When Suzanne Kitson put out a call asking for a piano for her son, she didn’t think she would receive the response she did.
The Willetton mother had no idea she was about to unleash a wave of charity that has seen one young man find direction and confidence in a newfound passion.
Ms Kitson’s son Campbell has autism and for the last year has been on a journey of self-discovery.
“It’s just been amazing, he’s like a completely different kid,” Ms Kitson said.
“I don’t even like to think about what state he was in a year ago.
“But ever since he started playing, he’s had this goal and this sense of purpose, it’s really given him this whole new lease on life.”
Keen to keep her 14-year-old’s skills developing, Ms Kitson asked for assistance.
“One of the teachers who he’s seen was just talking about how amazing it is he’s progressed so much in just six months of training,” she said.
“We had the keyboard but he was just getting so far ahead, I wanted to make sure he had a proper piano to play on.”
What followed was an outpouring of support, a committed response to one young man’s ambition and a good example of how a little word-of-mouth can go along way.
“I was just blown away by the support,” Ms Kitson said.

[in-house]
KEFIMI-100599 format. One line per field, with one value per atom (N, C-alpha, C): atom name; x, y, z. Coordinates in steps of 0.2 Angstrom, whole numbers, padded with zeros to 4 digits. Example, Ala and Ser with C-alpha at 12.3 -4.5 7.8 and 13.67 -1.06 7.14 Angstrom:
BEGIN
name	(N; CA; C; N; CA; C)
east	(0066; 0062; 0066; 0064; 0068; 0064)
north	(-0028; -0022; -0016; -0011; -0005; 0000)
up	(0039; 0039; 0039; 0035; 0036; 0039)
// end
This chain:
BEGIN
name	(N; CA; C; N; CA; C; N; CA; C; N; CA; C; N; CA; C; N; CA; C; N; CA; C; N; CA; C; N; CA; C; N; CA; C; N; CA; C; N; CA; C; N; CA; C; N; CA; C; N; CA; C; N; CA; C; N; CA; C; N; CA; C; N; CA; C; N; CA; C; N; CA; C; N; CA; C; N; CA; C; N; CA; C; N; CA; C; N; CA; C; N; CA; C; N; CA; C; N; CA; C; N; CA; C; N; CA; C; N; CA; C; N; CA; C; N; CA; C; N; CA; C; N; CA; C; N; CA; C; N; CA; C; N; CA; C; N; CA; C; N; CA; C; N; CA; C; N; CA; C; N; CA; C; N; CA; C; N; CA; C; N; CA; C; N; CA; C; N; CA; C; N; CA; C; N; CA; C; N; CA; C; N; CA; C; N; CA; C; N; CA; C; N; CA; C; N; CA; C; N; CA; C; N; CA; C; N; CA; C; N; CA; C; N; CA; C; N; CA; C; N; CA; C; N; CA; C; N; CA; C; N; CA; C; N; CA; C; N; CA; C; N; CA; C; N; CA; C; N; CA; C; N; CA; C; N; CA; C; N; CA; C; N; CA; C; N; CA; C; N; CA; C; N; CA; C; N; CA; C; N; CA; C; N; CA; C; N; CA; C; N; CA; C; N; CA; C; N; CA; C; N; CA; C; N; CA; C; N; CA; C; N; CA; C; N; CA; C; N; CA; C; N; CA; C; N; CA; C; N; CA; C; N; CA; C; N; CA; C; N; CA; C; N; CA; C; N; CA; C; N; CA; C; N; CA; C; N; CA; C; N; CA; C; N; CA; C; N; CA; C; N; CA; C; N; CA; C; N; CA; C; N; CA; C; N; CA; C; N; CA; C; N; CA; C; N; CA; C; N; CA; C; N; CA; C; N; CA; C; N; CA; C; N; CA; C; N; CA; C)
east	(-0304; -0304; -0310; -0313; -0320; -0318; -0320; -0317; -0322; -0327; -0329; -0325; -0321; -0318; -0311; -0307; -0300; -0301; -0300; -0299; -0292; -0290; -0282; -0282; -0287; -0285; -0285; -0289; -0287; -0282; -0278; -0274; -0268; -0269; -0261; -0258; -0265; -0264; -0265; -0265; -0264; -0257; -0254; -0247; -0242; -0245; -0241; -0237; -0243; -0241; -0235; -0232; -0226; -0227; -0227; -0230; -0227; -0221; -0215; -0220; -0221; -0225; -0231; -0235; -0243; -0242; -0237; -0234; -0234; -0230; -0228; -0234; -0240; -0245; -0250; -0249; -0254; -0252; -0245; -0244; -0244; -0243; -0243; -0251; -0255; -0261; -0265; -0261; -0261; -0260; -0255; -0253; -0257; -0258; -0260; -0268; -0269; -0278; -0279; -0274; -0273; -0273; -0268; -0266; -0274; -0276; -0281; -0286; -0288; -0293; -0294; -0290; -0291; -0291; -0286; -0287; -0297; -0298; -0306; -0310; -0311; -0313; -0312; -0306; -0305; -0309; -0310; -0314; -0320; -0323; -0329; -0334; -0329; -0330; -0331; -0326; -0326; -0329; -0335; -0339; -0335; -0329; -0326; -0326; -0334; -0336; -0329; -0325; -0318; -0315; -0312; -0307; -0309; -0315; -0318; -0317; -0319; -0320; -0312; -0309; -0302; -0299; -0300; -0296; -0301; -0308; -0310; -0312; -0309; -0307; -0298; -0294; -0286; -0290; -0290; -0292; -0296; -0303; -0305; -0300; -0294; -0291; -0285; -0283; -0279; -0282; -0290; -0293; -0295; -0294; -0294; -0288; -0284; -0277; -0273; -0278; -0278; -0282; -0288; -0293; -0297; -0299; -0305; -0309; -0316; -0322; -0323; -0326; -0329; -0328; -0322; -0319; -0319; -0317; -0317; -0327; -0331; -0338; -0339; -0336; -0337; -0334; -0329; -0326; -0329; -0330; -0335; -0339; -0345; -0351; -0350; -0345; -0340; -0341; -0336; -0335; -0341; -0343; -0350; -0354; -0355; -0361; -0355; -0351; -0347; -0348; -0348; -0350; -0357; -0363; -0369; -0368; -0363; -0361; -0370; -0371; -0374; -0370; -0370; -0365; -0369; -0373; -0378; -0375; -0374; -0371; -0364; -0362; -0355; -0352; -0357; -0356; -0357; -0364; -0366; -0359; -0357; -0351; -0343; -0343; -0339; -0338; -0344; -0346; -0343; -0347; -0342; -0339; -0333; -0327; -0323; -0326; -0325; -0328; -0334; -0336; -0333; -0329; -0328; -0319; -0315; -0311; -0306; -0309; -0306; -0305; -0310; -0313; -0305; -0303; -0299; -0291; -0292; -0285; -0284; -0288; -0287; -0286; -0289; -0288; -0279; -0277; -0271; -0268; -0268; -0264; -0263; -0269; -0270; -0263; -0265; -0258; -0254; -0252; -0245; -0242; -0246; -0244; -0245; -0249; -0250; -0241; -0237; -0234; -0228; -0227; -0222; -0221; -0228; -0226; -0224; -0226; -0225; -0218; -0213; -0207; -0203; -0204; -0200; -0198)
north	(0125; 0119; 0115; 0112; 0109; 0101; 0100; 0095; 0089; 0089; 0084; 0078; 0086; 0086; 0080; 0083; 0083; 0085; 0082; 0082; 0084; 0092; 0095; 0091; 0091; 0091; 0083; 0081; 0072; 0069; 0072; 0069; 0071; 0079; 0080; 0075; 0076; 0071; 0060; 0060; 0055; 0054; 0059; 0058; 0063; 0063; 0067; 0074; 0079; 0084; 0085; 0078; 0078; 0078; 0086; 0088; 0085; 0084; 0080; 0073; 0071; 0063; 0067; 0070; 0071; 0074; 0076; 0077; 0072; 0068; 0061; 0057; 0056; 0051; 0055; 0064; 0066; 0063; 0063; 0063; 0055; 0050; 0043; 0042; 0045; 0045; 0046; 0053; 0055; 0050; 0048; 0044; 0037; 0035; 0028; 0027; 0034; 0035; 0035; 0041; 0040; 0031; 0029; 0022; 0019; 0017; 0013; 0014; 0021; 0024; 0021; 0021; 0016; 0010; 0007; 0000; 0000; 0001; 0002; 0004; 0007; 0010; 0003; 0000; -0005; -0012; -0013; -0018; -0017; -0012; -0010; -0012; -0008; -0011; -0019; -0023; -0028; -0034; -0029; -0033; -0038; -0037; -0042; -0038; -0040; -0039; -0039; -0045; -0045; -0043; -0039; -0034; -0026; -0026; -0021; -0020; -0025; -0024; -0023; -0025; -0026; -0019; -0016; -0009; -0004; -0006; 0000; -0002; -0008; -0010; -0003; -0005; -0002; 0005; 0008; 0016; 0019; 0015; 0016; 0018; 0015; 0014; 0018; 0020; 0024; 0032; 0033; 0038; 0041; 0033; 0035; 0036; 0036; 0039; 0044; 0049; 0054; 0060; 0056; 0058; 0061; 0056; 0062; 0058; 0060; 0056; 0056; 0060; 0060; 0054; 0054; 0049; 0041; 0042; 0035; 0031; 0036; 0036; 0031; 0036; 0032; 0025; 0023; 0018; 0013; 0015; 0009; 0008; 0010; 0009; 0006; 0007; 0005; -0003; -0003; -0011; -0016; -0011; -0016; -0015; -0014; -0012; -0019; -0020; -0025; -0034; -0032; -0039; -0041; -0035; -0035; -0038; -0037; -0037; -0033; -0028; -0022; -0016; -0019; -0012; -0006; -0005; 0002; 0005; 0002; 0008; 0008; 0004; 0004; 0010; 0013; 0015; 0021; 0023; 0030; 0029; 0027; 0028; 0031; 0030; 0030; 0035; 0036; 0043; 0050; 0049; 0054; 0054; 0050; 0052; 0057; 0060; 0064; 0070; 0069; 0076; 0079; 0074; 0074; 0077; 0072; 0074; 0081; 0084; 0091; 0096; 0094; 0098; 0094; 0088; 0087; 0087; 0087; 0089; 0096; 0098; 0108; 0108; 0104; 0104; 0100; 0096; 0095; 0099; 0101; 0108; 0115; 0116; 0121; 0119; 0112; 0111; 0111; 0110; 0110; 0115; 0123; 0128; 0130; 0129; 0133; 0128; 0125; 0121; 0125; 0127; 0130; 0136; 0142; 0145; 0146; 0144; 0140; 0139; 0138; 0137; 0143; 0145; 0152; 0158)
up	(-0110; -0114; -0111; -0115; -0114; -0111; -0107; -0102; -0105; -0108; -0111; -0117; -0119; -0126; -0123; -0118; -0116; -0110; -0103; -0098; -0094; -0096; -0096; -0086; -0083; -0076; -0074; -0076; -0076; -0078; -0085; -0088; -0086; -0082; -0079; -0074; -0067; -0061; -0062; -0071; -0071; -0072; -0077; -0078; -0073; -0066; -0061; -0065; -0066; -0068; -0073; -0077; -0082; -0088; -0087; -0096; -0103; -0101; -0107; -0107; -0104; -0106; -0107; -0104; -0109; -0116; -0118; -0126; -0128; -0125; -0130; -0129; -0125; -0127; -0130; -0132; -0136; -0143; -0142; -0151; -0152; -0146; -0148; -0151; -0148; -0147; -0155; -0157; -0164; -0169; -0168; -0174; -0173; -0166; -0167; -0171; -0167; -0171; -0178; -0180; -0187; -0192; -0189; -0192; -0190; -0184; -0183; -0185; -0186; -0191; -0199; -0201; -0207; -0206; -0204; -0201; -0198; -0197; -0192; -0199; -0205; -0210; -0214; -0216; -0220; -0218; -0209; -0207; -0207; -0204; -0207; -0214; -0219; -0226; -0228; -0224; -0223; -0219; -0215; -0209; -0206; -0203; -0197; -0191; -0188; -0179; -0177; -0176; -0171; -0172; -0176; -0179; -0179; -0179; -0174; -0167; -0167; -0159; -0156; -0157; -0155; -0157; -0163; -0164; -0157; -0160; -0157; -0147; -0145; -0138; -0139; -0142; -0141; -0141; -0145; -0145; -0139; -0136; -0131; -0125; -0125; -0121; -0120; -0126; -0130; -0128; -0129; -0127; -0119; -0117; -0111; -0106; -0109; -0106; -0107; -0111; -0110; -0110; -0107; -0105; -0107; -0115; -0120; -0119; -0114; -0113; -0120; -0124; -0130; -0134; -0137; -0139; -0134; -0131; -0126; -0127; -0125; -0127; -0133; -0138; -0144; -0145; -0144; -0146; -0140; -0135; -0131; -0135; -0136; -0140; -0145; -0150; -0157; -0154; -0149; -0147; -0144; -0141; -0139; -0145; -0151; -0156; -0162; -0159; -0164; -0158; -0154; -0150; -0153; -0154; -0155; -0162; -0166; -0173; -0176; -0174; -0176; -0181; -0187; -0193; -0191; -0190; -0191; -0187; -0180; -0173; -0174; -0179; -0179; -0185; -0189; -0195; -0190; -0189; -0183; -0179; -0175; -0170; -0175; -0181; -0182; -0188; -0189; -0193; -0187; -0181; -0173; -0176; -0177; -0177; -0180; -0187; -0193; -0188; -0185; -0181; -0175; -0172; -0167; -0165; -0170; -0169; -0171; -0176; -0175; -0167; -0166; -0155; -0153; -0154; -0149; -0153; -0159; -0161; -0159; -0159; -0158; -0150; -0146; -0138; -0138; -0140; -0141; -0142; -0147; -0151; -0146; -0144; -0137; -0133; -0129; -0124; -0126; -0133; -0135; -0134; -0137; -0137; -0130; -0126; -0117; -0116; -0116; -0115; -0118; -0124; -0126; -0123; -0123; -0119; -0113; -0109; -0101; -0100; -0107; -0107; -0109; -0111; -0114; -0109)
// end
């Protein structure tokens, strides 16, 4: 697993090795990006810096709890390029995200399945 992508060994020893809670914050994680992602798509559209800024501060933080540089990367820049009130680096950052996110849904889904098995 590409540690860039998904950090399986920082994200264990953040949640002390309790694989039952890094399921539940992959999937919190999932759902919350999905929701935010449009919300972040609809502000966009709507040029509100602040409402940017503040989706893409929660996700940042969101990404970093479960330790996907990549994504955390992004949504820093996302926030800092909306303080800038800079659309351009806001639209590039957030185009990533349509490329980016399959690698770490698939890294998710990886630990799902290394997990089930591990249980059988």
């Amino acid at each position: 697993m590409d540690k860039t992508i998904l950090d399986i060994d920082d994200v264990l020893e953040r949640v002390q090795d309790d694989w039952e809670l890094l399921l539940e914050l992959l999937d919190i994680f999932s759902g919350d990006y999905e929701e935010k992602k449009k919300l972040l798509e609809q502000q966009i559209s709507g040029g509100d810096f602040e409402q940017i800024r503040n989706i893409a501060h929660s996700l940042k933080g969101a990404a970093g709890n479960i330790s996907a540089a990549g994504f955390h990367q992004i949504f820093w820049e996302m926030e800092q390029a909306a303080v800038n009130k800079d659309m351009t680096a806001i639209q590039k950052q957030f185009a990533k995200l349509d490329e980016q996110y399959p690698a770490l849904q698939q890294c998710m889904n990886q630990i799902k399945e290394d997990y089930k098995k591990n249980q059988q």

It took roughly a week for a quality upright to be found, donated to the cause and moved over to the Kitsons’ home.
Ms Kitson was keen to thank everyone involved, including Andy Hastie from Forte Heave Removals.
“Once he found out what was happening – I don’t know how exactly – he didn’t want to be charged,” she said.
“He just said,’ ‘Don’t worry about it, it’s for a good cause’.
“I didn’t know what to say.
“Everyone’s just been so amazing.”
As for Campbell, the world has opened up much more to him.
“I love the feeling of making something, and the image of just playing the keys,” he said.
“I’m not too good at creating my own music, but I’ve realised how much you can do with other songs.”
In that, Campbell has been working on a number of compositions, including a restructuring of the classic video game Castlevania’s signature track he is pretty proud of.
And while any number of words could be said about Campbell’s capacity to become a great pianist – he has the forethought, imagination and passion to go a long way – for him, it’s an experience of enjoyment at this stage.
“For me, when I started playing, I didn’t really look up to any one pianist or band, or anything like that,” he said.
“It was basically just the act of playing for myself – I, at first, just enjoyed the motion, the patterns and the process.
“I don’t know where I want to go with it exactly, I just like the feeling playing gives me.”
Ms Kitson is extremely grateful to the members of the community who helped out, many of who came from the ‘I love Willetton’ Facebook page.
“It was just so extraordinary to see how much people wanted to help out, it really gave us a lot of faith back in the community,” she said.
“You know, it’s not always easy, and it has been hard for Campbell, but it just warms my heart so much to see how happy he is.”